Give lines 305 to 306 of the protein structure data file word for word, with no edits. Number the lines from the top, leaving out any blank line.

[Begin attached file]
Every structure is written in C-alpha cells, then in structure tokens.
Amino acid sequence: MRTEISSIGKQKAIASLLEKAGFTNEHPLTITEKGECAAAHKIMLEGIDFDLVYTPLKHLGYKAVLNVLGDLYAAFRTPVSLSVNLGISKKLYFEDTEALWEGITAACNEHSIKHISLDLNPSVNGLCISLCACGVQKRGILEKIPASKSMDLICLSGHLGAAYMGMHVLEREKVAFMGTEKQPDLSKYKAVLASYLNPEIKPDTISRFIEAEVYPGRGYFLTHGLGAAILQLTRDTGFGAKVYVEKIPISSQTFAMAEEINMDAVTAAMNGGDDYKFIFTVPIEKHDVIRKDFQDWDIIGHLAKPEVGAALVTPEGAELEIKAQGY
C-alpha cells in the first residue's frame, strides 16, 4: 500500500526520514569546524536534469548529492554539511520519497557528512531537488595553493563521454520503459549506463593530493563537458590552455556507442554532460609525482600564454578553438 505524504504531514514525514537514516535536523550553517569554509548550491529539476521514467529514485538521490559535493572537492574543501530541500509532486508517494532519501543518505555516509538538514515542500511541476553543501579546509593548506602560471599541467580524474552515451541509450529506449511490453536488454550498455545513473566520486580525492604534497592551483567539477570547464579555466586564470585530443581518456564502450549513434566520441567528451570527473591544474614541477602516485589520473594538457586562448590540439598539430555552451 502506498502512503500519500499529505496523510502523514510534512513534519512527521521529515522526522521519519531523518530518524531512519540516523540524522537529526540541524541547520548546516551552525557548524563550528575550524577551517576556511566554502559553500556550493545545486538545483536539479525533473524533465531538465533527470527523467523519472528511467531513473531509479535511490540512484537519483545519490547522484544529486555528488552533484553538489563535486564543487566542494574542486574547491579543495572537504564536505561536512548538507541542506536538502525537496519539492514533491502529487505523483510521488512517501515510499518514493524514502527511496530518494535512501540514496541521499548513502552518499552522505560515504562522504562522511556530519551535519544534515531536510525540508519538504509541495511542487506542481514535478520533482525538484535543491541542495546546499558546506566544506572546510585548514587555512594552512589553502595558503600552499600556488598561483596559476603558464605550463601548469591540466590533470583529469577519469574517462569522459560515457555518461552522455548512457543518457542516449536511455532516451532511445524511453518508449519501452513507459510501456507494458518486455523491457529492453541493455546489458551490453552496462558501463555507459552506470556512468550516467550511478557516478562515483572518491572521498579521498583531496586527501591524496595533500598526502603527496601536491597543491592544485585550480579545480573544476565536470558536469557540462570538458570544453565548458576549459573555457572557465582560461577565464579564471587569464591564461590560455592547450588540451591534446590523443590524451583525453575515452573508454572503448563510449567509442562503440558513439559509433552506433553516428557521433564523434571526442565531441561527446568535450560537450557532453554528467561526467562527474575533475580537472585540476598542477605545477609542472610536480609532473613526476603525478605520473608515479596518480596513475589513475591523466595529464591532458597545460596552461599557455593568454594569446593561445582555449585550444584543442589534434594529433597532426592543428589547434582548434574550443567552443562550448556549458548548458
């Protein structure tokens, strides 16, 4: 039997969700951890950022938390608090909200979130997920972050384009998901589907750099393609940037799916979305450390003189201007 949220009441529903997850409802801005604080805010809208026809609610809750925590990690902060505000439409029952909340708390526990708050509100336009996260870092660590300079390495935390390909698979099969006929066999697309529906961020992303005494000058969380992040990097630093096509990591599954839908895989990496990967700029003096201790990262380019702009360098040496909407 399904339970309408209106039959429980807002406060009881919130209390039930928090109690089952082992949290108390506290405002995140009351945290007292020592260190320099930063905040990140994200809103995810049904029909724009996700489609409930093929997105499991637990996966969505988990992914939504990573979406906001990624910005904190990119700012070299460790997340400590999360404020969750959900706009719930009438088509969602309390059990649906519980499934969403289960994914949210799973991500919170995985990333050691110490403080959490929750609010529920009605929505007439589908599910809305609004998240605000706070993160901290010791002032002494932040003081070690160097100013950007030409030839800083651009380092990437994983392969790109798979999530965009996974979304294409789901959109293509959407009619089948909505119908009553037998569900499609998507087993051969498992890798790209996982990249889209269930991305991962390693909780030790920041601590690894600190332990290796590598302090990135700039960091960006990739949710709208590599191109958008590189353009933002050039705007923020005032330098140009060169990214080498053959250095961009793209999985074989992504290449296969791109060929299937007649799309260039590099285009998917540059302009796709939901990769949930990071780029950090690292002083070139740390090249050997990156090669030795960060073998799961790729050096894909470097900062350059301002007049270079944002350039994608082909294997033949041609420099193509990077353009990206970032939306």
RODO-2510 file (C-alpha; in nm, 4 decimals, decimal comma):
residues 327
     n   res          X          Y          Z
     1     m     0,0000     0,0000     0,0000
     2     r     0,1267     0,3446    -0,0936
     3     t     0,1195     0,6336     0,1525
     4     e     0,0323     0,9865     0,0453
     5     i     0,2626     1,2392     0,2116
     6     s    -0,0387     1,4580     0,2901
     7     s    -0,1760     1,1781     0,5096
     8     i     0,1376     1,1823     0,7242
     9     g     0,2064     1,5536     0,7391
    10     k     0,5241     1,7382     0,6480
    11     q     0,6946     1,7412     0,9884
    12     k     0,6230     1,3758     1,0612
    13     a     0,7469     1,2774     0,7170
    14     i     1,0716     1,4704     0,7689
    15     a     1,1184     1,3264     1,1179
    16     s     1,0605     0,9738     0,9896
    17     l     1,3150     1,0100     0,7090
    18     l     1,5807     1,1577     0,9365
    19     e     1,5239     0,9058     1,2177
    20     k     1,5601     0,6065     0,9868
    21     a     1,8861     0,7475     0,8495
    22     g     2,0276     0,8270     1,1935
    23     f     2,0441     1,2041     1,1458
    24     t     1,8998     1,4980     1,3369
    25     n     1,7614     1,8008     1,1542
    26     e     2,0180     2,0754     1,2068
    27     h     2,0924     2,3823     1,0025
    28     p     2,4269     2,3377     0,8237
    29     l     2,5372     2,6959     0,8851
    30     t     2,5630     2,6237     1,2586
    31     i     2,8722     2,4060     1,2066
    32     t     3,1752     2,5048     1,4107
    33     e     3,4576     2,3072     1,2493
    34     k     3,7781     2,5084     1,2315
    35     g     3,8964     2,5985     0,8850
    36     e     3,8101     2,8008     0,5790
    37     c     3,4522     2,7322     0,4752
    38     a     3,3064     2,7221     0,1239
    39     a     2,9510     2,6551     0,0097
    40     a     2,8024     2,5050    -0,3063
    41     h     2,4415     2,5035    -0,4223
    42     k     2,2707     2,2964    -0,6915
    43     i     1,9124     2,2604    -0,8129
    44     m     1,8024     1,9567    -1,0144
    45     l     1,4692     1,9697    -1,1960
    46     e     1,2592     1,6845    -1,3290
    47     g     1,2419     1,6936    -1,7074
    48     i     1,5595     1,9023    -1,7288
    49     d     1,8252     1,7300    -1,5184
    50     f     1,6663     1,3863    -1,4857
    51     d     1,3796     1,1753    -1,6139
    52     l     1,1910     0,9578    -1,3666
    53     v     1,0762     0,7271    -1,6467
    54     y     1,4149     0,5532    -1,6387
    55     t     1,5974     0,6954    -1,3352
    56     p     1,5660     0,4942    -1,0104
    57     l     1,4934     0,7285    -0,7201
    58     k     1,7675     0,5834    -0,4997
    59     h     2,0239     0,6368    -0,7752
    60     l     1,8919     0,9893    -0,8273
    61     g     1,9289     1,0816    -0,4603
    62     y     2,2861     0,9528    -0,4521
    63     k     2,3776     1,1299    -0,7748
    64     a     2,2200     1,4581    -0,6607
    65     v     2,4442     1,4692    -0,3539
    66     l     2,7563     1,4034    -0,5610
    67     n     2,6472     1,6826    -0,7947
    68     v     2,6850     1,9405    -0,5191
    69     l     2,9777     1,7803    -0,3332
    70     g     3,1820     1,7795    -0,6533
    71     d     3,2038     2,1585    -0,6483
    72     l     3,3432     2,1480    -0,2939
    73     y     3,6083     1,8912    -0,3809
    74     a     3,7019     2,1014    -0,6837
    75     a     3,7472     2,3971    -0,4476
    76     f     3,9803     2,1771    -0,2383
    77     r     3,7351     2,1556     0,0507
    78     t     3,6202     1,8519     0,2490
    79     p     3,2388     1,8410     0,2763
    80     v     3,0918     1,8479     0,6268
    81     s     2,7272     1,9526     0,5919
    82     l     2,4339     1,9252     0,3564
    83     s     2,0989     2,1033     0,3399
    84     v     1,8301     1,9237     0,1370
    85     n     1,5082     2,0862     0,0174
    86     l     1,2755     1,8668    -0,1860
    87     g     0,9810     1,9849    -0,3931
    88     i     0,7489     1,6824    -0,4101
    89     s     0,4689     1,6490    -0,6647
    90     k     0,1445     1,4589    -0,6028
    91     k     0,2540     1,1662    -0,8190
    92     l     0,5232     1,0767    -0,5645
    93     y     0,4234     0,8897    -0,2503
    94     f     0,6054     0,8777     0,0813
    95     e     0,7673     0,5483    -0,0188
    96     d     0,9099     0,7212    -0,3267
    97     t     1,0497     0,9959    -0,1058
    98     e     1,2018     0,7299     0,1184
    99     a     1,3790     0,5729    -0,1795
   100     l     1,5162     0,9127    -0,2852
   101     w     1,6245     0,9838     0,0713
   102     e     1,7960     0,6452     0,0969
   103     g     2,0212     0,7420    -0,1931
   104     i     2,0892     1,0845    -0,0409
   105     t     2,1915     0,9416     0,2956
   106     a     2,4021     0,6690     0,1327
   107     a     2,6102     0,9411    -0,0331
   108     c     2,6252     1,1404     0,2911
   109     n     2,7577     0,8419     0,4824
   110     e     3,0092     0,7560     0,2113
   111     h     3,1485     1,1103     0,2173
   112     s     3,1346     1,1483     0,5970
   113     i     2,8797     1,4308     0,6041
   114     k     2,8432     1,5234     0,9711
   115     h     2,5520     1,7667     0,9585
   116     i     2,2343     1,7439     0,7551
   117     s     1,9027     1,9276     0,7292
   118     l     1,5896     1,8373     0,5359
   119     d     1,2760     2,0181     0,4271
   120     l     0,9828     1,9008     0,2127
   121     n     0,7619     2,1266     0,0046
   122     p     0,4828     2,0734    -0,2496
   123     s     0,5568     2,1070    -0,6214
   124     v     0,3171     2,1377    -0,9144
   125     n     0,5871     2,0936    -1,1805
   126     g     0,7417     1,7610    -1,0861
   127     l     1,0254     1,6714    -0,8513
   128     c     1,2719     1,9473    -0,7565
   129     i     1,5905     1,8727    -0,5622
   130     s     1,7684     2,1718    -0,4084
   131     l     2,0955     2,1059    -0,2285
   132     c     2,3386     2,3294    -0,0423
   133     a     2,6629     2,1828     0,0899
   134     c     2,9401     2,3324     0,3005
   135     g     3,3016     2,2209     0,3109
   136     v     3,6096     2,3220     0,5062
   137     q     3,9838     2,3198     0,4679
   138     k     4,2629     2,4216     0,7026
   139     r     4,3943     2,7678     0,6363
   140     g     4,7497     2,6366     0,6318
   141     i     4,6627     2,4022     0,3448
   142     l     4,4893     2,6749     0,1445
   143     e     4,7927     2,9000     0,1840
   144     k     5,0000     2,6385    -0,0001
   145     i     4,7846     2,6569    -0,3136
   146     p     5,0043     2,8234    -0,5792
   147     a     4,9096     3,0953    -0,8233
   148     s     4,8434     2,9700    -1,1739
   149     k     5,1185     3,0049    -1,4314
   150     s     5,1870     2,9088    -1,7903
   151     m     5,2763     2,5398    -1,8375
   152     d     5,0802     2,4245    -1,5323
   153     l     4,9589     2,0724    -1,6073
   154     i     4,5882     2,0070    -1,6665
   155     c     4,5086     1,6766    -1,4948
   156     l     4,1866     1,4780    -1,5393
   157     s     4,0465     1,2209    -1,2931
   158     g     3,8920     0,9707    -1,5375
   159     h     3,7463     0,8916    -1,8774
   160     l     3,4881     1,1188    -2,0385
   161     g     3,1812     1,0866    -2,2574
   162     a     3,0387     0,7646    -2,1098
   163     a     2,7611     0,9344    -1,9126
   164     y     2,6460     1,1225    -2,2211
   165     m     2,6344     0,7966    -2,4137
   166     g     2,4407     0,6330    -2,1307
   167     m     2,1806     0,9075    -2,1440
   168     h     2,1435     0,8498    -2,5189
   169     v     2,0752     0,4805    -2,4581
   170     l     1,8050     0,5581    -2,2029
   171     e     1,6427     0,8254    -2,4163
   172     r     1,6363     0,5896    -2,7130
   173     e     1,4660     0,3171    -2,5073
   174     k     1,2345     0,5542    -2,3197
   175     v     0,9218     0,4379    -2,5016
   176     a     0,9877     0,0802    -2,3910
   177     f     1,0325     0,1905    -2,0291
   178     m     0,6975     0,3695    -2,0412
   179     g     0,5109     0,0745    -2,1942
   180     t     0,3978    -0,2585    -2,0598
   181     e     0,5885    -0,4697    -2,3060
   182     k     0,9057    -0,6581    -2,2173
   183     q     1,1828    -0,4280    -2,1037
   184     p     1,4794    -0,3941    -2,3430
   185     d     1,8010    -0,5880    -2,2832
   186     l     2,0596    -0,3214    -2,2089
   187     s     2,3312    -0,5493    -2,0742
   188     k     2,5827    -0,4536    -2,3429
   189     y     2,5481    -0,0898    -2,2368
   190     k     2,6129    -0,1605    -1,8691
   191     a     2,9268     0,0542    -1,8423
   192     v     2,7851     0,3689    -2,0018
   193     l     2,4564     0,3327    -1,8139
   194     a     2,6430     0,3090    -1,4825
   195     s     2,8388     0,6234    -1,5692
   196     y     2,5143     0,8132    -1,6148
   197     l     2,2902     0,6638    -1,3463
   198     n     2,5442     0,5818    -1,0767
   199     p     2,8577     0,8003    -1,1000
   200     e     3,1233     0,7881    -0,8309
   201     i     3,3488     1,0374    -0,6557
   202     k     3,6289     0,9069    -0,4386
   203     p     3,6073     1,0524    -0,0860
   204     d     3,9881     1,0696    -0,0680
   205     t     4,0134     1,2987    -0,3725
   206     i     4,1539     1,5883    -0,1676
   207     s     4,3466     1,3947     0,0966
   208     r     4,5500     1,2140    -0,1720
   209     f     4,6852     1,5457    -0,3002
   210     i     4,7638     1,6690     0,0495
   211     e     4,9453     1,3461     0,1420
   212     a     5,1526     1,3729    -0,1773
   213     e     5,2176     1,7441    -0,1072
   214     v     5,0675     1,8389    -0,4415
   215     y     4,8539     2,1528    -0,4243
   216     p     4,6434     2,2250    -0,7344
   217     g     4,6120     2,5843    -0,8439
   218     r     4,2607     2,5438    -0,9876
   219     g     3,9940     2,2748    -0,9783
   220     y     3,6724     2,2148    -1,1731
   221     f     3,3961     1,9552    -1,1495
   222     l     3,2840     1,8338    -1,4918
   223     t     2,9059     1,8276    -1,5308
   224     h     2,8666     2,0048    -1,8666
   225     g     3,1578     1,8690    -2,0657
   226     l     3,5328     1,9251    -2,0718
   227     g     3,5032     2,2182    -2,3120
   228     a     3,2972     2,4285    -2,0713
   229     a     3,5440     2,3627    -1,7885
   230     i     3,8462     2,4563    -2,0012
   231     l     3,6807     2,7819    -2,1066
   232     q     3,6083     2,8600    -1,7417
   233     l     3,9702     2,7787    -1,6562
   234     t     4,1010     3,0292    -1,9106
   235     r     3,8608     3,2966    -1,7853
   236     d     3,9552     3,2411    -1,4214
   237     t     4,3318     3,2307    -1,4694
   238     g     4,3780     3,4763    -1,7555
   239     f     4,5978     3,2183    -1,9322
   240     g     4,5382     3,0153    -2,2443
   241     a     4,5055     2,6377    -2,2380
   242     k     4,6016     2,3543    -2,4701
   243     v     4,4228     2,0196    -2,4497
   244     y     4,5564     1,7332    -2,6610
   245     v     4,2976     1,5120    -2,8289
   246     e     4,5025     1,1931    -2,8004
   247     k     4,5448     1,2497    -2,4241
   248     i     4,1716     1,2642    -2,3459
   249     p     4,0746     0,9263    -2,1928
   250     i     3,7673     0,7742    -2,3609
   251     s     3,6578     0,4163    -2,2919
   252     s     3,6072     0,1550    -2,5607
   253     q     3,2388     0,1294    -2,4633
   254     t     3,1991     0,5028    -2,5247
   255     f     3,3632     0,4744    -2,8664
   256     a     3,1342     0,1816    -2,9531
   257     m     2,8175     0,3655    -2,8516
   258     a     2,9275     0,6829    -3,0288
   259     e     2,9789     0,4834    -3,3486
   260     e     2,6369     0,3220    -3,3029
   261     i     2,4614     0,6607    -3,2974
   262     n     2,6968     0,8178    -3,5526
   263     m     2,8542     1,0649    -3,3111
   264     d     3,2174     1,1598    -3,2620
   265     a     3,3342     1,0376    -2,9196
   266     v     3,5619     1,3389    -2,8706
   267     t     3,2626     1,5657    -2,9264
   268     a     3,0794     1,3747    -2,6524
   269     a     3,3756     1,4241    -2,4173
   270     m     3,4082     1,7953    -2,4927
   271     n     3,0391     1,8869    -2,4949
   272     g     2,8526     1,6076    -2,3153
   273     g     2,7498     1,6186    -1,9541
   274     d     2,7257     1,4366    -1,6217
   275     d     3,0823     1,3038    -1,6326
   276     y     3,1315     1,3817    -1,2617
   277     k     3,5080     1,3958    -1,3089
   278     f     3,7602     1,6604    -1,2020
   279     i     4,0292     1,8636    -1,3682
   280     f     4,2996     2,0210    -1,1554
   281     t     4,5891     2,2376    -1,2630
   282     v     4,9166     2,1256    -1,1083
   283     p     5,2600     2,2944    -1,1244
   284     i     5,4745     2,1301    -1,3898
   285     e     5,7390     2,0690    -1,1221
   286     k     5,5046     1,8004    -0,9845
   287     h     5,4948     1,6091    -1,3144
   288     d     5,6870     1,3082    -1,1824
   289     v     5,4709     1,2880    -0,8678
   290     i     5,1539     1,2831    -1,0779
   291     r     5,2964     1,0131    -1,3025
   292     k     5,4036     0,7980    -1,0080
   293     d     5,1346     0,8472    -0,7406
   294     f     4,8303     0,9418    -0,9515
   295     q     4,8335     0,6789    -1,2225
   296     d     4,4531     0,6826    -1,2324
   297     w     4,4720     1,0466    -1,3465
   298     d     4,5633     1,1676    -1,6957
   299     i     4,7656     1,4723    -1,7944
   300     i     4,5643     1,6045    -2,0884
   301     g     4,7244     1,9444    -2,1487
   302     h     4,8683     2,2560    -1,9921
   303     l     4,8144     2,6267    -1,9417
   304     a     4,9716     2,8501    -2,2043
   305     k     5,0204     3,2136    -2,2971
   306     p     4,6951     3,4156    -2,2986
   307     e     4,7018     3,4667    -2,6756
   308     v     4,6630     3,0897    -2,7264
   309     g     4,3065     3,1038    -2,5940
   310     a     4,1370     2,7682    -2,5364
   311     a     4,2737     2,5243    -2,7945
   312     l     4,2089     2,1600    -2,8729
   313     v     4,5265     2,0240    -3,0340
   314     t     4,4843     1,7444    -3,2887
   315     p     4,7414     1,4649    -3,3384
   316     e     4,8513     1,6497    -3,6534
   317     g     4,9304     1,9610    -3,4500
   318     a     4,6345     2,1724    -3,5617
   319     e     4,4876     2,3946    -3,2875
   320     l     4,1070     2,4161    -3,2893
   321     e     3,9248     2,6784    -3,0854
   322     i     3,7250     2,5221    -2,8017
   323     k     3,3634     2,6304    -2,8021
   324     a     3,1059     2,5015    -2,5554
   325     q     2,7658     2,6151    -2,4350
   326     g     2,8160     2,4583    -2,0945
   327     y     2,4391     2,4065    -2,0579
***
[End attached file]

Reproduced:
   298     d     4,5633     1,1676    -1,6957
   299     i     4,7656     1,4723    -1,7944